HAMPTON, Ga. (AP) Get ready for more slippin’ and slidin’ at Atlanta Motor Speedway.
After numerous complaints from NASCAR drivers, the track announced Thursday it has postponed the repaving of the 20-year-old racing surface at least until after next year’s race weekend.
Speedway President Ed Clark said the decision was reached after consultations with NASCAR, Goodyear tire officials, race teams and their drivers.
”We appreciate all of the input we have received from key individuals in the NASCAR industry, as well as our customers,” Clark said.
The 1.54-mile surface was last paved in 1997 when the track was reconfigured into its current quad-oval layout. Since then, it has hosted 32 Cup races, as well as a total of 36 races in NASCAR’s other two national series. In addition, there have been eight ARCA Racing Series events, four IndyCar Series races and countless U.S. Legends and Bandolero car races on the quarter-mile circuit in front of the main grandstands.
After Atlanta’s NASCAR weekend this month, which featured races in all three major series, the overwhelming majority of drivers expressed a preference for the aged, abrasive surface, saying it make the racing more challenging and exciting.
”Drivers hate repaves,” Brad Keselowski said after his March 5 victory in the Cup race . ”My hope is they can get another year or two out of it.”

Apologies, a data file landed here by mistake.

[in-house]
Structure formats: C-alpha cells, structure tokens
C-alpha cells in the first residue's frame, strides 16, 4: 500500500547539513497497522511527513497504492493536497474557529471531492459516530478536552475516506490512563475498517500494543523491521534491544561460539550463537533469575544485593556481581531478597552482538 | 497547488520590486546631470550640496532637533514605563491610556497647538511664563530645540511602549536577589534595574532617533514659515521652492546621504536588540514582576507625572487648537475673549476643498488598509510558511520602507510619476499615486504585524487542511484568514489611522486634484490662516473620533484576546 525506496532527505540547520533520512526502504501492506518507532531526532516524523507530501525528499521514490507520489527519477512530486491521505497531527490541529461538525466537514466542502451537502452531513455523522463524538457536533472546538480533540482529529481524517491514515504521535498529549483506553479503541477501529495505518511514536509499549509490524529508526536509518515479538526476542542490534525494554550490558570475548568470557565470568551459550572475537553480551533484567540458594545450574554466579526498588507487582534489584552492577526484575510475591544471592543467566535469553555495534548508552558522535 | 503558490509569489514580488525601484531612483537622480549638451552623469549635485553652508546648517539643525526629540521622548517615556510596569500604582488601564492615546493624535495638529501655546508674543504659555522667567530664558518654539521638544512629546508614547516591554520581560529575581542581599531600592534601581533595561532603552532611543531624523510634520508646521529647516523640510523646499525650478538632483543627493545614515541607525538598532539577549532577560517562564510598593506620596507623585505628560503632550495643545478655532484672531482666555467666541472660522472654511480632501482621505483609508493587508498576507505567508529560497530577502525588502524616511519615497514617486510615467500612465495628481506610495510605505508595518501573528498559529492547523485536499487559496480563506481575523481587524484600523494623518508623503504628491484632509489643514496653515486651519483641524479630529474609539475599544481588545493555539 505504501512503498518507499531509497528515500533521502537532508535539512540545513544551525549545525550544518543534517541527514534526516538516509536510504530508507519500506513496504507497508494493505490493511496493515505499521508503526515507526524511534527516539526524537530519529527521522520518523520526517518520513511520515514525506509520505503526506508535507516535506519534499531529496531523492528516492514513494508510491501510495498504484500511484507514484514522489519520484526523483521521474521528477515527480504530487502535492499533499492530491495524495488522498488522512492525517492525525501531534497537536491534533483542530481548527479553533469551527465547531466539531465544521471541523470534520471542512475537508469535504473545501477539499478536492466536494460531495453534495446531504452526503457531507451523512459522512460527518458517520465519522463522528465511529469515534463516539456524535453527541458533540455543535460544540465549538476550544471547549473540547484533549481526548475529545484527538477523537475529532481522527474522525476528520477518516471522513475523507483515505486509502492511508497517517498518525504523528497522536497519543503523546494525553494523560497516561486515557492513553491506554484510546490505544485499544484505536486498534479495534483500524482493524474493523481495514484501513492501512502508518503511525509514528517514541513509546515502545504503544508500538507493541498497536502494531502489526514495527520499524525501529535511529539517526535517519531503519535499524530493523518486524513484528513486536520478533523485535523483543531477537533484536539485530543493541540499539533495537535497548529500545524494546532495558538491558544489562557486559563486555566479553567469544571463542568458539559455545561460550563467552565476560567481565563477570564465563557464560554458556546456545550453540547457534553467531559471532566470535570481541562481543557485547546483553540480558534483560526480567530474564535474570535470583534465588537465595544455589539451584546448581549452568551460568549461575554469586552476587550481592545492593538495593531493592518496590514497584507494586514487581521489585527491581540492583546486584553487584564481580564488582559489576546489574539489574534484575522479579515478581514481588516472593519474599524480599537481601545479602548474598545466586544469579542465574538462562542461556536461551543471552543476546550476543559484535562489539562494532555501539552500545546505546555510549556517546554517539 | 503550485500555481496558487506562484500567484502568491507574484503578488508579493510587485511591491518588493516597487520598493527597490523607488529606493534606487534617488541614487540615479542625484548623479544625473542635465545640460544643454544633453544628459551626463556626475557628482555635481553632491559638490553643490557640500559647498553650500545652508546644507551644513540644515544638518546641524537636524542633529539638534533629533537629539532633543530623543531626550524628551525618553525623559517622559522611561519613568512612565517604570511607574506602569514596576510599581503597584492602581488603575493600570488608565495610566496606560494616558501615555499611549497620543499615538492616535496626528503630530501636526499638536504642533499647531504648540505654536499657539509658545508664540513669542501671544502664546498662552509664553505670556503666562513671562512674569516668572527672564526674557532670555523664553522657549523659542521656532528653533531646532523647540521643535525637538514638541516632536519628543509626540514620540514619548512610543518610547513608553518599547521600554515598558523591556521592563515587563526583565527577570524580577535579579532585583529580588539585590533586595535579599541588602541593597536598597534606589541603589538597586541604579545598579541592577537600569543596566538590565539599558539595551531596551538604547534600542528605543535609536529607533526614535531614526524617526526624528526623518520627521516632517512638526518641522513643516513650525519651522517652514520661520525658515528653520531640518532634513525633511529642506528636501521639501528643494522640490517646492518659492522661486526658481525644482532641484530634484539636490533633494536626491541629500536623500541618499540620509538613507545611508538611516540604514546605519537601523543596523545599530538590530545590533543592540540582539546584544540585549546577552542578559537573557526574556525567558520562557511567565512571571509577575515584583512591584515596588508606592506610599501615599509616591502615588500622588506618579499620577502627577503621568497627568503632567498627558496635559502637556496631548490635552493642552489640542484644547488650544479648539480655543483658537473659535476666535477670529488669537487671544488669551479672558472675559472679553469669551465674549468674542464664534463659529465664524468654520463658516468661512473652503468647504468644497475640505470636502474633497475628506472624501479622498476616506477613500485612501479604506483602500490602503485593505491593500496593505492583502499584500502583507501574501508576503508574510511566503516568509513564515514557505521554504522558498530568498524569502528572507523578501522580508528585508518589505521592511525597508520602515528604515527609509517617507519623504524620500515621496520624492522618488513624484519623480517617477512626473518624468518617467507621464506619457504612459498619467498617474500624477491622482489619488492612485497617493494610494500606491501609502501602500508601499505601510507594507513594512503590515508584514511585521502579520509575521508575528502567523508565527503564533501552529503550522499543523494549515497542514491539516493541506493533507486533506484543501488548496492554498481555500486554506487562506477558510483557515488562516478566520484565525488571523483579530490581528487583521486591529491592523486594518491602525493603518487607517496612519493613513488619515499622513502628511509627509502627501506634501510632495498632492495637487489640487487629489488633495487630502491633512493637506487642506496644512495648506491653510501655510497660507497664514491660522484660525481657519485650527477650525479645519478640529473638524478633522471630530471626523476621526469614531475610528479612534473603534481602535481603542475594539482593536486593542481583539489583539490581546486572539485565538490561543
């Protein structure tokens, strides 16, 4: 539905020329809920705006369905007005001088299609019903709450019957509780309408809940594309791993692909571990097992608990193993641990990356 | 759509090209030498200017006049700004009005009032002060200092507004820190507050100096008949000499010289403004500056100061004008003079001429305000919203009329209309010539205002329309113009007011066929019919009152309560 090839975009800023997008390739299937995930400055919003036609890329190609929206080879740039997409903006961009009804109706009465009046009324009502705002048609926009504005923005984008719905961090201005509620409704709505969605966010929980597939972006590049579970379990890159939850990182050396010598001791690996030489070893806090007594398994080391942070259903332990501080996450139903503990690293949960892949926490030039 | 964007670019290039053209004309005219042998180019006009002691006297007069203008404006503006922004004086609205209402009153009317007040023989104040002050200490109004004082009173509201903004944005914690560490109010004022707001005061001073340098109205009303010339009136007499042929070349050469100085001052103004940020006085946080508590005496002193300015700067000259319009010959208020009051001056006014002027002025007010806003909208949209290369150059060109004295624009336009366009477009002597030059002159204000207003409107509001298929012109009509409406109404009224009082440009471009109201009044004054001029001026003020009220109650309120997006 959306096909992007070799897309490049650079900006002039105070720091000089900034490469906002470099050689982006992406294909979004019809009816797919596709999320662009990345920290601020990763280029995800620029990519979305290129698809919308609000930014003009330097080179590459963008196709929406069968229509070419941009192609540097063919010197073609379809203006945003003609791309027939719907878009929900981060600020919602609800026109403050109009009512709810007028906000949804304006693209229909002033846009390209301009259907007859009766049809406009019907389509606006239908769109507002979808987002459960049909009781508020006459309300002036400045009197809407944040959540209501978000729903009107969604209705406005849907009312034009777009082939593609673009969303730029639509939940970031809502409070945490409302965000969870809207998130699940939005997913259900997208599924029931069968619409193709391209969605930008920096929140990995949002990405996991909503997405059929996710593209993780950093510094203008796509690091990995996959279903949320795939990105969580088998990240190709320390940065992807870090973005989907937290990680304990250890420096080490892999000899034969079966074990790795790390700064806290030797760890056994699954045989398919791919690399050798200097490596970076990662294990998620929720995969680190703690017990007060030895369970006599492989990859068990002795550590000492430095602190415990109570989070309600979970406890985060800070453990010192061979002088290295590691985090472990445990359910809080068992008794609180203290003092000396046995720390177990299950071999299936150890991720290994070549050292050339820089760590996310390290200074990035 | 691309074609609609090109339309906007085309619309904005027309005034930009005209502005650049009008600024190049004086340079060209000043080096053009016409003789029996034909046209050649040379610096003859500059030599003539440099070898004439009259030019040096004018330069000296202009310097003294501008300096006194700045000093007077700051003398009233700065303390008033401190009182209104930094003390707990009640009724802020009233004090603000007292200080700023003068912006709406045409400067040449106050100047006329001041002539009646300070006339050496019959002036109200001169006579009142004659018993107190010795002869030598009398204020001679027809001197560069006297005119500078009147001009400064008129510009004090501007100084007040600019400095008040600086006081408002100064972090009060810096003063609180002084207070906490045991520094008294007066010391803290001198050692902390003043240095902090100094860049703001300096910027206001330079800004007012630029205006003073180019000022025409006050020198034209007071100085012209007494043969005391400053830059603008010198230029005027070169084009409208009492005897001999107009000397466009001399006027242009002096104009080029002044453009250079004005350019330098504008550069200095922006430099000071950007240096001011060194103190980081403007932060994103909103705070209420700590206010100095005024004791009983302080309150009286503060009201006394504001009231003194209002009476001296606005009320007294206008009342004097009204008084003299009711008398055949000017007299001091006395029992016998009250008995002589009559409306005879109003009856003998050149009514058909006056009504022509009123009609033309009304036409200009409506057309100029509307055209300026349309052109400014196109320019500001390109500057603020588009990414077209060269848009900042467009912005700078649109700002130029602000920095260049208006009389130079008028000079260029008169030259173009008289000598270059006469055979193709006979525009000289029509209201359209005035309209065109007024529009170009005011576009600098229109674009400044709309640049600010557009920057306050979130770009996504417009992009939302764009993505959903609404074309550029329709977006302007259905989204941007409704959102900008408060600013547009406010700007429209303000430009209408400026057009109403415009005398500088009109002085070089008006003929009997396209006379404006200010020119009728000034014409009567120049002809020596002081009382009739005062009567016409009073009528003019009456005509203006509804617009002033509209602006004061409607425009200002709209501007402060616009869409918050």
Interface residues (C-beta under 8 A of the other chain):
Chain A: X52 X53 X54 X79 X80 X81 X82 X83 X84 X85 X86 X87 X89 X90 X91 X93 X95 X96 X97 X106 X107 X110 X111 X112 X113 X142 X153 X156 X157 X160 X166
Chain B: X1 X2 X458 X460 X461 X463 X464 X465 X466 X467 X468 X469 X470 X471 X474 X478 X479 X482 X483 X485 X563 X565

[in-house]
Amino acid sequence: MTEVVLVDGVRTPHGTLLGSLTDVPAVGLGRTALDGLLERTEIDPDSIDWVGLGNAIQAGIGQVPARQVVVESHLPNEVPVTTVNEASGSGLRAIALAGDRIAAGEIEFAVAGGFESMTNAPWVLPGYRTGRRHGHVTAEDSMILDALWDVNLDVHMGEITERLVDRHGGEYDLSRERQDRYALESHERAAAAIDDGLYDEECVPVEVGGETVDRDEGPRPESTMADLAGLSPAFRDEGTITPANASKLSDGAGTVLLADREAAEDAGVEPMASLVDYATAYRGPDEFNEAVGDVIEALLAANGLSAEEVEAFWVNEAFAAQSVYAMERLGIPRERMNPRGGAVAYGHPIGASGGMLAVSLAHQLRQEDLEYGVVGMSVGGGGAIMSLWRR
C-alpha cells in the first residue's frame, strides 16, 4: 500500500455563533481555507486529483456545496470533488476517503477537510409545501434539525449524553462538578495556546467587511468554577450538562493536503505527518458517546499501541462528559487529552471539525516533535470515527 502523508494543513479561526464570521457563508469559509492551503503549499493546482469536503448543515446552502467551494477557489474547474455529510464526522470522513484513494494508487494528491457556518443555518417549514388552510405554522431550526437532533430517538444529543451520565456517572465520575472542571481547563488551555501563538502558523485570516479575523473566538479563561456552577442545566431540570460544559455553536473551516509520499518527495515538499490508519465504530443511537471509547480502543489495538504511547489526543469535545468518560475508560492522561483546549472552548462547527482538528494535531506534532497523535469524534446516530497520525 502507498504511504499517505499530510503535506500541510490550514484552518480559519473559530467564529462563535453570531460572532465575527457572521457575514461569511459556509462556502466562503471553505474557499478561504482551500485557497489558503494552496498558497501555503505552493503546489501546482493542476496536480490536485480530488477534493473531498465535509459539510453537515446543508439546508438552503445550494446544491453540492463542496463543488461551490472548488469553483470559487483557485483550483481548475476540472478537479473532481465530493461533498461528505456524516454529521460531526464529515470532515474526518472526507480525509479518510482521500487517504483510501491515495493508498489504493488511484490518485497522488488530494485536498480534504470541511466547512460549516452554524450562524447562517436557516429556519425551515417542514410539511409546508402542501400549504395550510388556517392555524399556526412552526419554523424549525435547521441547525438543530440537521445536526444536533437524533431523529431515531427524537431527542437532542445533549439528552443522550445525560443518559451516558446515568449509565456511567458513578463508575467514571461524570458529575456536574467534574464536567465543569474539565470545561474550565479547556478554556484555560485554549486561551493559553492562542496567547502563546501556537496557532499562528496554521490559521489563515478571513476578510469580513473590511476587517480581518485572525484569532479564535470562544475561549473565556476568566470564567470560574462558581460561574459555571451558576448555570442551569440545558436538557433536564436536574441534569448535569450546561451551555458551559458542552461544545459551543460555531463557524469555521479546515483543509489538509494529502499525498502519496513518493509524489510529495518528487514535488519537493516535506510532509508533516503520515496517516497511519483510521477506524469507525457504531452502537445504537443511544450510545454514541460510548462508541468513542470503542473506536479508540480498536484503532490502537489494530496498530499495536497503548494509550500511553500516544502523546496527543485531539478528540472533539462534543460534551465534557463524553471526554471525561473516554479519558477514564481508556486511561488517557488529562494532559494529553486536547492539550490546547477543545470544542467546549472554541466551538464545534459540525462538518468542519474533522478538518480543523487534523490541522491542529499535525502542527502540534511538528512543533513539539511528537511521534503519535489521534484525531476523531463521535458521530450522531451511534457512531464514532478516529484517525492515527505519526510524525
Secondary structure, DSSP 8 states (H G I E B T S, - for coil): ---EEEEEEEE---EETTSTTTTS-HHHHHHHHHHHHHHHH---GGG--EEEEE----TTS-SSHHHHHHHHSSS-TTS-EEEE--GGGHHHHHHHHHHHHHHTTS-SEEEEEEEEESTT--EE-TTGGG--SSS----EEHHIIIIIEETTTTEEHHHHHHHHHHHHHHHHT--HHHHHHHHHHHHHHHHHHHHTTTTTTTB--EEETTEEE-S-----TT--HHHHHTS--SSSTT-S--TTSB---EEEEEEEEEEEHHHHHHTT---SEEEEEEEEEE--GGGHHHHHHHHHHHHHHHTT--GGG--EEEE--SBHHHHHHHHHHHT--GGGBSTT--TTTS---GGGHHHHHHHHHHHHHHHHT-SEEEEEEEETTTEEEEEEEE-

But the longer the resurfacing is put off, the greater the chance that a race could be delayed by crumbling asphalt or water seeping up through the track, known as ”weepers.”
Atlanta plans to continue its extensive maintenance program in an effort to prevent further deterioration. In addition, patch work on the current asphalt will be carried out where necessary.
Track officials will reevaluate its condition following the 2018 NASCAR tripleheader weekend and determine then whether to go forward with the resurfacing plans, which called for new asphalt to be poured on top of the current asphalt.
”I feel bad for those guys because all it takes is one race where there’s weepers or where the track comes apart and you’ve got red flags and delays and everybody gets mad at them,” Keselowski said. ”The reality is that nothing last forever, and this surface had made it a really, really long time.”
Turns out, it will make it at least one more year.
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